Not Everyone Needs an Eye Cream: Most eye creams aren't necessary. That's either because they are poorly formulated, contain nothing special for the eye area, or come in packaging that won't keep key ingredients stable. Just because the product is labeled as an eye cream doesn't mean it's good for your eye area; in fact, many can actually make matters worse.
There is much you can do to improve signs of aging around your eyes. Any product loaded with antioxidants, skin-repairing ingredients, skin-lightening ingredients, anti-inflammatory ingredients, and effective emollients will work wonders and those ingredients don't have to come from a product labeled as an eye cream.
You would be shocked how many eye creams lack even the most basic ingredients to help skin. For example, most eye creams don't contain sunscreen. During the day that is a serious problem because it leaves the skin around your eyes vulnerable to sun damage and this absolutely will make dark circles, puffiness, and wrinkles worse!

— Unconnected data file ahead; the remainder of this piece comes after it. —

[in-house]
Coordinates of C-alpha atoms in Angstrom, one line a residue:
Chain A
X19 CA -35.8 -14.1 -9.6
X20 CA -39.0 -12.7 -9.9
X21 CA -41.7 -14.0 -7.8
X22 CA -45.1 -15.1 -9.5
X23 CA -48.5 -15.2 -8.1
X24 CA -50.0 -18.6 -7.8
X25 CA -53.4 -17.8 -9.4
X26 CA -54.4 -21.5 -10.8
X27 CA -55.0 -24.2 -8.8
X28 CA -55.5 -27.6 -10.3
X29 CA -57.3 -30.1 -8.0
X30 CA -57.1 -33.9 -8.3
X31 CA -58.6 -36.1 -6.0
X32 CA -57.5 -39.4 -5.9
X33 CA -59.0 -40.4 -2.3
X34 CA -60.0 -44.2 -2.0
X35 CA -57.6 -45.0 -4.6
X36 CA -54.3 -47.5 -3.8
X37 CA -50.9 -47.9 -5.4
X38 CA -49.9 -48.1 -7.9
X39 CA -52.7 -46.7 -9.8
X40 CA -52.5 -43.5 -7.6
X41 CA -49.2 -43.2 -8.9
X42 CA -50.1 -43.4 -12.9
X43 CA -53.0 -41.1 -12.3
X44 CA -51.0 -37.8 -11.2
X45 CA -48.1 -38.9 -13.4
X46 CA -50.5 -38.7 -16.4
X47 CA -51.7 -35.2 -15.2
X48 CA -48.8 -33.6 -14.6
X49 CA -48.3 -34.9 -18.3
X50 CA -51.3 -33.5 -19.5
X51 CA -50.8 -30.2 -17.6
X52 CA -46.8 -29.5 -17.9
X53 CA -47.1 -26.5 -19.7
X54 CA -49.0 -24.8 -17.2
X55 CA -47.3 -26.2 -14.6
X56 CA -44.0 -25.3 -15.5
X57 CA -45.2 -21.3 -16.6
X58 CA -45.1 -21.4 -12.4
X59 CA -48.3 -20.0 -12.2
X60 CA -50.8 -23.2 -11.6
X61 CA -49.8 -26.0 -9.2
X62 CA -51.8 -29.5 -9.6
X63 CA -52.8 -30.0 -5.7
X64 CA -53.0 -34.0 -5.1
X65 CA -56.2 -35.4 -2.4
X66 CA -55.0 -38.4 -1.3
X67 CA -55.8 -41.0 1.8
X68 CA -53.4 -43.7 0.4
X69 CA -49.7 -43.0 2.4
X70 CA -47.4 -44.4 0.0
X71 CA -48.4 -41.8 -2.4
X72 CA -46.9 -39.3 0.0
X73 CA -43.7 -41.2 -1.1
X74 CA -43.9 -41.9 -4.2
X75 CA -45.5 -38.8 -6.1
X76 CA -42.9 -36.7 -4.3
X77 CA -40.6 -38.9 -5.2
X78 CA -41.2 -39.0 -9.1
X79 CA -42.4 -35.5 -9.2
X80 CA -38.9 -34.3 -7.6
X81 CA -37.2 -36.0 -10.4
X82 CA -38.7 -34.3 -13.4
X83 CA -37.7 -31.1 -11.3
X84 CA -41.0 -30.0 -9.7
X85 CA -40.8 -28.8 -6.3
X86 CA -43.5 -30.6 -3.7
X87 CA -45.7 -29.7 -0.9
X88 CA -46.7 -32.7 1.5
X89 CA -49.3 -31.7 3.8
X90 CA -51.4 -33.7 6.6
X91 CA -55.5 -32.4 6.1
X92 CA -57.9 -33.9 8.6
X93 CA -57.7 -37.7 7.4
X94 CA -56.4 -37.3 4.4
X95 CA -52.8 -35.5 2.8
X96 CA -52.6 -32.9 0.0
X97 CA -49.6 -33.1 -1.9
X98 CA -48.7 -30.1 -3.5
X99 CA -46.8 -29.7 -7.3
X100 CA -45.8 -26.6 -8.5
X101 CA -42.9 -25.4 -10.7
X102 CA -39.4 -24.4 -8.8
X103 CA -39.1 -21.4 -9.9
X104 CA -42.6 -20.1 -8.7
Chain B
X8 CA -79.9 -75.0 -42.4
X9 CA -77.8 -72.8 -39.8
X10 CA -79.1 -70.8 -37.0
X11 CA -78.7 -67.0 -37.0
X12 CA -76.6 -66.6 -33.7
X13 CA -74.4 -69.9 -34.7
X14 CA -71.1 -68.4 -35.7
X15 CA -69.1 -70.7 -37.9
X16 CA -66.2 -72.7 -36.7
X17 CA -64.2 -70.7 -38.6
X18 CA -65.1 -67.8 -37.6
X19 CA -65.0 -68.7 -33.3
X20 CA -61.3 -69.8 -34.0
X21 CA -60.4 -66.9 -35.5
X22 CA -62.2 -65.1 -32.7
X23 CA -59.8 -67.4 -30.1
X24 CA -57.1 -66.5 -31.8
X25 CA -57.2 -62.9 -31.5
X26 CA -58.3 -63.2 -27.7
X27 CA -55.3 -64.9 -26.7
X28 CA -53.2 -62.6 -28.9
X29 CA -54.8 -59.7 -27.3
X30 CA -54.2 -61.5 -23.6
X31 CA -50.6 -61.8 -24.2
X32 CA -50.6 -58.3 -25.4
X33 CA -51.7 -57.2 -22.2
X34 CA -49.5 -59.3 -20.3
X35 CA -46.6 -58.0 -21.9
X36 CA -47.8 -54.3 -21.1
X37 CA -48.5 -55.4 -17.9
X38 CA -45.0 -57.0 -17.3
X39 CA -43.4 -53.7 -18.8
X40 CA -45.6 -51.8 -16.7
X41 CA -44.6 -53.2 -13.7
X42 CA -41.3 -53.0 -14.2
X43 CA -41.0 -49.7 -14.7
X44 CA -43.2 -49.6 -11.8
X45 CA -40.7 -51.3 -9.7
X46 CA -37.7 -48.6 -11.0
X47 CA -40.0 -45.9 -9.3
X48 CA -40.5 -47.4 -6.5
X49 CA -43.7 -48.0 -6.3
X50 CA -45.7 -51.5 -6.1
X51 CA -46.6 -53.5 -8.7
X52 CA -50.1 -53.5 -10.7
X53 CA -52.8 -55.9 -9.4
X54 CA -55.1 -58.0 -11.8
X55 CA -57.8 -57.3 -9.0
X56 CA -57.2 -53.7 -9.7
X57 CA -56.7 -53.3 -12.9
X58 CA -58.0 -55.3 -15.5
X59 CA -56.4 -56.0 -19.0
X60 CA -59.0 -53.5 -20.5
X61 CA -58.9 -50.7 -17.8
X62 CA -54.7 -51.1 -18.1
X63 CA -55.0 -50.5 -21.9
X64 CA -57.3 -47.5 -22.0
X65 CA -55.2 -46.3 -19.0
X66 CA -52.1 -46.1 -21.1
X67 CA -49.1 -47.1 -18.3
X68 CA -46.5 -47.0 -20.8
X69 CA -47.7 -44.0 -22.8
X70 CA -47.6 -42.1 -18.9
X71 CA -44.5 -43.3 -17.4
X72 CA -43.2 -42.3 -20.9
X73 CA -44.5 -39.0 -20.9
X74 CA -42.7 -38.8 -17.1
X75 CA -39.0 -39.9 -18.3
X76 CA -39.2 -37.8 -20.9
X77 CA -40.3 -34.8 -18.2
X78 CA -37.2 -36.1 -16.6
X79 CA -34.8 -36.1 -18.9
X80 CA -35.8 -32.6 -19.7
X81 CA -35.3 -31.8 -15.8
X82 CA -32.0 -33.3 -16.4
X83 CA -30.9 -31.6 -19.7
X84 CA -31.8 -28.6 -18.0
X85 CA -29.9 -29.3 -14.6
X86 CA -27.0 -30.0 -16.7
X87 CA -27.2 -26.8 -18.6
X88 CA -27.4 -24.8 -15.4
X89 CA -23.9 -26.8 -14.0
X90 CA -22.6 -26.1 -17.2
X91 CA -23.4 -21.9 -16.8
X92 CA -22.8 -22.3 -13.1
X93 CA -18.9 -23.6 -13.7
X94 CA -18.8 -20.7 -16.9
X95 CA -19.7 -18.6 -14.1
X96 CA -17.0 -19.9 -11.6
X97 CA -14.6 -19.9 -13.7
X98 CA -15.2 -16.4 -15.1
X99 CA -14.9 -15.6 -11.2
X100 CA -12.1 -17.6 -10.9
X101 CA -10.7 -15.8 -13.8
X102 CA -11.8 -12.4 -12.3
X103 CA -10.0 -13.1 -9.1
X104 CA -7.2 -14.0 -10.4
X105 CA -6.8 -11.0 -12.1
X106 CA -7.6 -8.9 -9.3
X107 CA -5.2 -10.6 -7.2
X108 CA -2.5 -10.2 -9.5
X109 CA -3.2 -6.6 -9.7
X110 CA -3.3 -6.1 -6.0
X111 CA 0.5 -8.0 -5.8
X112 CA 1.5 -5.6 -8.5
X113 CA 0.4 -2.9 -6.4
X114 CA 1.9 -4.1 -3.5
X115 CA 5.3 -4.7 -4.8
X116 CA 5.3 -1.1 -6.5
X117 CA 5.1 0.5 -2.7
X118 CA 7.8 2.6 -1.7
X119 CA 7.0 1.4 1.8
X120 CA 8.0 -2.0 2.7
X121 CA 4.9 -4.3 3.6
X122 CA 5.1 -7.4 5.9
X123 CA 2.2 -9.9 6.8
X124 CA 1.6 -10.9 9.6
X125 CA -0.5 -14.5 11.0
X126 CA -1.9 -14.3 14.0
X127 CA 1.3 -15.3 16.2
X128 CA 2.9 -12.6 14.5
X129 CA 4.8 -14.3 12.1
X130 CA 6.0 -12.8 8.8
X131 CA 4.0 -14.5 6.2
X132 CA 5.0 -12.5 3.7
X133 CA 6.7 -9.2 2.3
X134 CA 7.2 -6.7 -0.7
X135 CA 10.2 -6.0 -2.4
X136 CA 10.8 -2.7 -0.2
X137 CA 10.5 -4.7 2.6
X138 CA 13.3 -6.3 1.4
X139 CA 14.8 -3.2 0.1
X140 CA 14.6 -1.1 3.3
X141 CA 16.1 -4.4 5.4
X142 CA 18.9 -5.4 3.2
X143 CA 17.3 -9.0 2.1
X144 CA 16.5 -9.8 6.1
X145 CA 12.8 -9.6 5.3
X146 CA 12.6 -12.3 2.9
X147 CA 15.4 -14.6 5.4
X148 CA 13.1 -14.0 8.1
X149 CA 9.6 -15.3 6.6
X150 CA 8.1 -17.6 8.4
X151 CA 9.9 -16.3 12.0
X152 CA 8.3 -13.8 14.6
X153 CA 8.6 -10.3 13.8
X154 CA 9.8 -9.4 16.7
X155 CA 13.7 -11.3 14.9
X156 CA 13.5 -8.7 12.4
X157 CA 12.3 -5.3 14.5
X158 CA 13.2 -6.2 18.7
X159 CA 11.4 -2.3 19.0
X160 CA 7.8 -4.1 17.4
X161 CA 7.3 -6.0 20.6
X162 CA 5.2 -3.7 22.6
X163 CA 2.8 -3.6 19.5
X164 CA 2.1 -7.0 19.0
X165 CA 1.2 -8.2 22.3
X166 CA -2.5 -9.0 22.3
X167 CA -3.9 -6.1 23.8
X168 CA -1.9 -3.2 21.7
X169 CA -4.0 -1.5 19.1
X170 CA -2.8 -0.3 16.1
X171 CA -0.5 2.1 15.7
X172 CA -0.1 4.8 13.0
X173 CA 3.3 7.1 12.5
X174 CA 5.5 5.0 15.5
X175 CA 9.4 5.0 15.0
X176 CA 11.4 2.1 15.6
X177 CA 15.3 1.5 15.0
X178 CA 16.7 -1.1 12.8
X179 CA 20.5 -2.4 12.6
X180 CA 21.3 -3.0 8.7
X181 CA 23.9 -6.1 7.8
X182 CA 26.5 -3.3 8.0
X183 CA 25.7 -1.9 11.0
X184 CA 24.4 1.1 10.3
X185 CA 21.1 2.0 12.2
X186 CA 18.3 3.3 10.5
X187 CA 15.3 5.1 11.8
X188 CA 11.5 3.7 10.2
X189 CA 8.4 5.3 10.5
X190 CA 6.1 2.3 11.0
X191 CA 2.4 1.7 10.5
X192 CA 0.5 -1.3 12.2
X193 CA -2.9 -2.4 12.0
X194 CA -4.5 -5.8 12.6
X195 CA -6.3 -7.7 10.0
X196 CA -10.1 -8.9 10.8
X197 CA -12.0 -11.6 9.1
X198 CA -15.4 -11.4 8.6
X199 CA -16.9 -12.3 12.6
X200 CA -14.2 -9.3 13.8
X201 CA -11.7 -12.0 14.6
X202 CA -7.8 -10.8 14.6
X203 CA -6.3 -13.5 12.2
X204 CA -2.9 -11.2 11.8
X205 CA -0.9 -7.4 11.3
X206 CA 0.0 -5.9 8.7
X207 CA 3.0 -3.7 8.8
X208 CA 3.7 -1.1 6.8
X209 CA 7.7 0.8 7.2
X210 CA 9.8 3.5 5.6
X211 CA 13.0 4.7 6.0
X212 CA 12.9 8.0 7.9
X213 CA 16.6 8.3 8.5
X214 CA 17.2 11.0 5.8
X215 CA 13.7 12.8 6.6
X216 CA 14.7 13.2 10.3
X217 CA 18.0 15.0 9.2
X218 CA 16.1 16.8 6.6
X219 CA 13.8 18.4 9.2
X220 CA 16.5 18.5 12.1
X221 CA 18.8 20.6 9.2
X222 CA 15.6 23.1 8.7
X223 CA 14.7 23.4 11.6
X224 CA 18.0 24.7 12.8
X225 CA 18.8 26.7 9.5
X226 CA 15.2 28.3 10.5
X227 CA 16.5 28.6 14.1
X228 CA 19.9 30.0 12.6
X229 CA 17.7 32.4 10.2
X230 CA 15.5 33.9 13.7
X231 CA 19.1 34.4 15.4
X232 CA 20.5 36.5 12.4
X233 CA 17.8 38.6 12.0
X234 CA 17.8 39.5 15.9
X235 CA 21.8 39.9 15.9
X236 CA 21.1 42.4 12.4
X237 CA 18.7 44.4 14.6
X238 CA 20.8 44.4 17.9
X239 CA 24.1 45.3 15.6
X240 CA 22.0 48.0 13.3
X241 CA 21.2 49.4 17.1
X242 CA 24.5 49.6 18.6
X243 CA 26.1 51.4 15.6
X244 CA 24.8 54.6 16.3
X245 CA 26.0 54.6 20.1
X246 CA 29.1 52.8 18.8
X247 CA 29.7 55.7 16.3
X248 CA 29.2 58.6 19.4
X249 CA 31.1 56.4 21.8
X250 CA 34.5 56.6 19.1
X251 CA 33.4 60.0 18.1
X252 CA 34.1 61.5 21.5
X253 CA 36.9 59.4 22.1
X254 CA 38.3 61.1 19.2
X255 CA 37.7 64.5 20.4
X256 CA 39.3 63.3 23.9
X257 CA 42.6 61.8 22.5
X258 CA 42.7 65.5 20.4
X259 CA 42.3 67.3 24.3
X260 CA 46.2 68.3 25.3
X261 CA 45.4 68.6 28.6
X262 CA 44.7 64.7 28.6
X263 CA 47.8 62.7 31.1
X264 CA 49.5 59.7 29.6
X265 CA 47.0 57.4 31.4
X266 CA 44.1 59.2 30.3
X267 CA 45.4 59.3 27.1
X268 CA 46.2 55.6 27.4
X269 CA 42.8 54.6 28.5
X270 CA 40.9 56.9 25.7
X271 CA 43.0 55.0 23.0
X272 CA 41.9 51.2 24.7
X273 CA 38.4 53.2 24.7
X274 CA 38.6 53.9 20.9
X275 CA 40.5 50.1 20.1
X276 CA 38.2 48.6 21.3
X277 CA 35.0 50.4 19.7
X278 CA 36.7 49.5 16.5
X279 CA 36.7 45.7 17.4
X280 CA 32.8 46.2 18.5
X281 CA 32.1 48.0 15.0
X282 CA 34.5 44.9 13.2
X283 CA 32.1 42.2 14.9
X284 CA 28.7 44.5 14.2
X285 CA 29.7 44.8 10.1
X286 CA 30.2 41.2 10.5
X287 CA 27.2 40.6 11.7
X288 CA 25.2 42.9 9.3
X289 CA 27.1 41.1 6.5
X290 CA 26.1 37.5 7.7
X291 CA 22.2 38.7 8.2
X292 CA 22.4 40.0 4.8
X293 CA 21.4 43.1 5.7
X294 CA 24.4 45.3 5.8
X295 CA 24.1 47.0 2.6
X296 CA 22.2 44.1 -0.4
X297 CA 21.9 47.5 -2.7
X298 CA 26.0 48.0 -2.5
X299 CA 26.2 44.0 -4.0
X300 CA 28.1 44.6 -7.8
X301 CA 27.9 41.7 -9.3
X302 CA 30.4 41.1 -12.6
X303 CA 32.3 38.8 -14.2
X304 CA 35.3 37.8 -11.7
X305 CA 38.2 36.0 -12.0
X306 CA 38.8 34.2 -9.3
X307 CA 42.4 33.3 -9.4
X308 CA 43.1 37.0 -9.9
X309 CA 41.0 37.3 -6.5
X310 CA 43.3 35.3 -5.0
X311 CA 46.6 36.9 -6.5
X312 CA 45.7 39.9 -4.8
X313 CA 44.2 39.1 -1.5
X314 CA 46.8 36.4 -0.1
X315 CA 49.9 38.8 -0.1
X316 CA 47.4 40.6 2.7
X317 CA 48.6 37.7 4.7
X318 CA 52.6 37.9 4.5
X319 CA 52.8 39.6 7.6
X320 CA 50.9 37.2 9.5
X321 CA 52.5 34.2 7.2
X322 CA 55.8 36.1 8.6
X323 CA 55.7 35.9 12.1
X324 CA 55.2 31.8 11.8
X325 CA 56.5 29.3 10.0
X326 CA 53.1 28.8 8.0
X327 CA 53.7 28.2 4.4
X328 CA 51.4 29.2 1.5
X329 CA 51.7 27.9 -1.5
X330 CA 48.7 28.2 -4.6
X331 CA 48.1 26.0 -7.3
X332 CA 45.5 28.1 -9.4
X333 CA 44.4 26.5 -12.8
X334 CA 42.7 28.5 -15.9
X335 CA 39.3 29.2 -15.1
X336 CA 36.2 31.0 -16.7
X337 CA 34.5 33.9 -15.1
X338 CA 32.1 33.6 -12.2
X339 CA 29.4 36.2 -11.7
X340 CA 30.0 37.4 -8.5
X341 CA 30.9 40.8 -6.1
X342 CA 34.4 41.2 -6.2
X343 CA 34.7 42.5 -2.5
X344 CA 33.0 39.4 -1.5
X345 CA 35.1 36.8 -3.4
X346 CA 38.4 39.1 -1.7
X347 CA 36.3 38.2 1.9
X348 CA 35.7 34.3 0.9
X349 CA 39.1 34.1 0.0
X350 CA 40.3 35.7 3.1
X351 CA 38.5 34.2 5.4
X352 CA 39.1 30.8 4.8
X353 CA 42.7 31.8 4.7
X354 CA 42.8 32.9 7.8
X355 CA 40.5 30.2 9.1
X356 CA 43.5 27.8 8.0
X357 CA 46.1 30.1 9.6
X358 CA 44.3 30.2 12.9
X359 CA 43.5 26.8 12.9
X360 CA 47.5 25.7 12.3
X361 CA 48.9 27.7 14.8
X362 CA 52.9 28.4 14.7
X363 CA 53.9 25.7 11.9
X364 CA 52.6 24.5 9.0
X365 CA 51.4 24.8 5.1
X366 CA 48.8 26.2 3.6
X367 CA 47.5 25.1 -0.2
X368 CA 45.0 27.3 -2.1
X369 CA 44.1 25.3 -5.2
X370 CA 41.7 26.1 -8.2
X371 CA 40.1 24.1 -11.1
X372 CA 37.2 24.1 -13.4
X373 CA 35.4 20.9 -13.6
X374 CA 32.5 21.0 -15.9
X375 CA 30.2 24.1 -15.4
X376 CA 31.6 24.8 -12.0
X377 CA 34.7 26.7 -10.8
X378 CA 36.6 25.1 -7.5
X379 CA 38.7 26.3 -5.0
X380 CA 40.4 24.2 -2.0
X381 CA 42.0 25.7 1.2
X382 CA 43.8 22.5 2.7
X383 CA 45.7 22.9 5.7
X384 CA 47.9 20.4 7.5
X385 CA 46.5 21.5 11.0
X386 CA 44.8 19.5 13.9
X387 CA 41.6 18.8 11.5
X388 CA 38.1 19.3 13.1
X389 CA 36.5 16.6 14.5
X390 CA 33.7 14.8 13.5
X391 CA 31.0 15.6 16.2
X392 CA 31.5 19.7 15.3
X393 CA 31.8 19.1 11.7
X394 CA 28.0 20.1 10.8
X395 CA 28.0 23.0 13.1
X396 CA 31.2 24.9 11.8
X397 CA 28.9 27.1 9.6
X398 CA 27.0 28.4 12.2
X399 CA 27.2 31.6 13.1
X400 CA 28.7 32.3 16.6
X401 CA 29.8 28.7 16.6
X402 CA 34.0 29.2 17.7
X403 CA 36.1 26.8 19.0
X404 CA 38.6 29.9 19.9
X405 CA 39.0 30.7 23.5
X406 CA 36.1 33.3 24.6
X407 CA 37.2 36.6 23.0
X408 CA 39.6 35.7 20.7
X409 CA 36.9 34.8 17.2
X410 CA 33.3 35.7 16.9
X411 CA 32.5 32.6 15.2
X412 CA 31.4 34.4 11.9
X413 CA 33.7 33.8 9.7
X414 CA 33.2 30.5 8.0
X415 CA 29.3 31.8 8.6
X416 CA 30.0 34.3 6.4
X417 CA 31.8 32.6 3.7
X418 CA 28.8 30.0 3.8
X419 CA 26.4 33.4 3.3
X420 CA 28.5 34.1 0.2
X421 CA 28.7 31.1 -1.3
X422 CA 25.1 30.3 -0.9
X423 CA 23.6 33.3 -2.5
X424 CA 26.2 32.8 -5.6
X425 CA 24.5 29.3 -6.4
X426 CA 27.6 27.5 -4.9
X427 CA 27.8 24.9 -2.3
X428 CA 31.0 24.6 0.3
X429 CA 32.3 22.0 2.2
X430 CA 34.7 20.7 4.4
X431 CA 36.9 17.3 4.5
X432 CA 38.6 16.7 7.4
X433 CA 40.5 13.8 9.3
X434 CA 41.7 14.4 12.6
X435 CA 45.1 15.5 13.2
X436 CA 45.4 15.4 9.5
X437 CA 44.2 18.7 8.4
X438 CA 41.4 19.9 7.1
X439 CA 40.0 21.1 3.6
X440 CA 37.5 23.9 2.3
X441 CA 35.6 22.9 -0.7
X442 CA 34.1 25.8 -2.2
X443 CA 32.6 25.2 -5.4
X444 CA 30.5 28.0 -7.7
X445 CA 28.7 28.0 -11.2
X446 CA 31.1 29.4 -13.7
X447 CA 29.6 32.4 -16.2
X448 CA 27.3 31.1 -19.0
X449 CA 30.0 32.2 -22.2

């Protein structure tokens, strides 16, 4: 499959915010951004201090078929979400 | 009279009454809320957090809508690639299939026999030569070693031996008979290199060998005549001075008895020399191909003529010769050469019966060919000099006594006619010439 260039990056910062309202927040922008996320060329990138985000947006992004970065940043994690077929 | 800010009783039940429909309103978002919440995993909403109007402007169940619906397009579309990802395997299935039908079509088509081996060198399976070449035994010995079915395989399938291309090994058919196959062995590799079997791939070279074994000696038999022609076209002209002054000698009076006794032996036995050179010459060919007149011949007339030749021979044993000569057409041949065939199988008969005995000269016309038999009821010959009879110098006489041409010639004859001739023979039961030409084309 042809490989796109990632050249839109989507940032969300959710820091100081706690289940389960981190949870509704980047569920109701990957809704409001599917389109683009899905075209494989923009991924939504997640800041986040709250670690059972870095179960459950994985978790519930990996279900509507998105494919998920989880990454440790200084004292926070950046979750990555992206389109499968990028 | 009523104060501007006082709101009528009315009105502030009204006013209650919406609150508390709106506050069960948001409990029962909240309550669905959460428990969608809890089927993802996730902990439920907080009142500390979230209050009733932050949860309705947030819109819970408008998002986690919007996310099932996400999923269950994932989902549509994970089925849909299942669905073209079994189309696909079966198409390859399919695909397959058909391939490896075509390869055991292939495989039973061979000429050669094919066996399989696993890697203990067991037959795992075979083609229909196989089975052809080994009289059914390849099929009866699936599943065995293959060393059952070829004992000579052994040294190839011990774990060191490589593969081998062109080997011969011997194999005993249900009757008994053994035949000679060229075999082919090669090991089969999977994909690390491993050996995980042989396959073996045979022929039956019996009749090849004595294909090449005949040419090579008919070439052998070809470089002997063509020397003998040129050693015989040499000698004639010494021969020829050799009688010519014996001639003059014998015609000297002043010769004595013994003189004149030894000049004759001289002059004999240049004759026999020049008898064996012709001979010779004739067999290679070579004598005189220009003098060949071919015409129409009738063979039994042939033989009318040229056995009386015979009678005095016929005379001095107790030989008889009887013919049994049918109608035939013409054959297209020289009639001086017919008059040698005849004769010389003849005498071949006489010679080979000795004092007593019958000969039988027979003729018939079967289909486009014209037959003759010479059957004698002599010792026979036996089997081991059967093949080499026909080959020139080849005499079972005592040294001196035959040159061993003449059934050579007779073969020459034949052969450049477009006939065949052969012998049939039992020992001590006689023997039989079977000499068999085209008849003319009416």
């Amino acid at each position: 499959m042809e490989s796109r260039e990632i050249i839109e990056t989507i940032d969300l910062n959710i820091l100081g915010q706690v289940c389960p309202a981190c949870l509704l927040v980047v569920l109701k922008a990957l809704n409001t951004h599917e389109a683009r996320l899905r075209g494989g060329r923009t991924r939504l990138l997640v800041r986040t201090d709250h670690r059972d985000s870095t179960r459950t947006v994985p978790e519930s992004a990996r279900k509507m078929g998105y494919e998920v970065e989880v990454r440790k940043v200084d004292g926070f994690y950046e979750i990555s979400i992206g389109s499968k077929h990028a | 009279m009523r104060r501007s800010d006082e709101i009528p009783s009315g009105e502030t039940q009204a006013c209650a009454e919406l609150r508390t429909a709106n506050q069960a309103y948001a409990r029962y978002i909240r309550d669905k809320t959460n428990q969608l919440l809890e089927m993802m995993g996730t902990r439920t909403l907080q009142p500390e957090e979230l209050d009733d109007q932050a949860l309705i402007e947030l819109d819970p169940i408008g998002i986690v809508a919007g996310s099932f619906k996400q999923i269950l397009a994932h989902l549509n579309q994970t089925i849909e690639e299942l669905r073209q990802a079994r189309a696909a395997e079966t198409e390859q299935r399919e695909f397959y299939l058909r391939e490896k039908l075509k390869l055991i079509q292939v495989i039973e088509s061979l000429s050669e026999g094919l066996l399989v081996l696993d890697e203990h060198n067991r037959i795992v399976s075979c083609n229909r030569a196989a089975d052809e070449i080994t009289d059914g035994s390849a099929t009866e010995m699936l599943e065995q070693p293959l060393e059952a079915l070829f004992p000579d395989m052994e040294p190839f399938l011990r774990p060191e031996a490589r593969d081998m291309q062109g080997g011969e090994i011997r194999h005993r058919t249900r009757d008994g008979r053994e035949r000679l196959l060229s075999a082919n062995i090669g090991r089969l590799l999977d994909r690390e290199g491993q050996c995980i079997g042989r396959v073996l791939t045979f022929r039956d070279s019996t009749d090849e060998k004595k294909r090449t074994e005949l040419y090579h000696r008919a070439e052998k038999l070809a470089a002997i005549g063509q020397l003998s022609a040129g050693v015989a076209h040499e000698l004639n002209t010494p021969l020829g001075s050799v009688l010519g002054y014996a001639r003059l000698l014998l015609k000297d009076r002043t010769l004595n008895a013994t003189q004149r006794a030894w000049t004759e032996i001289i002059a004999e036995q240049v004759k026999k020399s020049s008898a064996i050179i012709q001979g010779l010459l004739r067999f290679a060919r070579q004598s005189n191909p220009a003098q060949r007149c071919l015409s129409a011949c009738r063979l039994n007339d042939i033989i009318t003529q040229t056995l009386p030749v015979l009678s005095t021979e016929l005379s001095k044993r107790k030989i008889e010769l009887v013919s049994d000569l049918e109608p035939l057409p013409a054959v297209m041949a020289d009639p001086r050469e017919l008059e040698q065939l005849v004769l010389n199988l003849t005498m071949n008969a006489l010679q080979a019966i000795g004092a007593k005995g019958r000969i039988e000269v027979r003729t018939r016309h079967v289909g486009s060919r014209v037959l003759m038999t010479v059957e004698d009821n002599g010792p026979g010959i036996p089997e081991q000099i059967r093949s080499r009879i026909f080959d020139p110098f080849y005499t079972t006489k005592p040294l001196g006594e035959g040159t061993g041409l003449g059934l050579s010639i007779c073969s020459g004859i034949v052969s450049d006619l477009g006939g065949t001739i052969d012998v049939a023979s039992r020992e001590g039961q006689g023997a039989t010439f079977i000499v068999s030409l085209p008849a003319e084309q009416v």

Whatever product you put around your eye area, regardless of what it is labeled, must be well formulated and appropriate for the skin type around your eyes! That may mean you need an eye cream, but you may also do just as well applying your regular facial moisturizer around your eyes.
This doctor-created formula contains a unique retinol and ferulic acid delivery system to firm, smooth, and moisturize the entire eye area. The advanced ECG Complex™ — containing ellagic and gallic acids, and collagen – helps to reduce the look of fine lines and wrinkles, and brighten the eye area.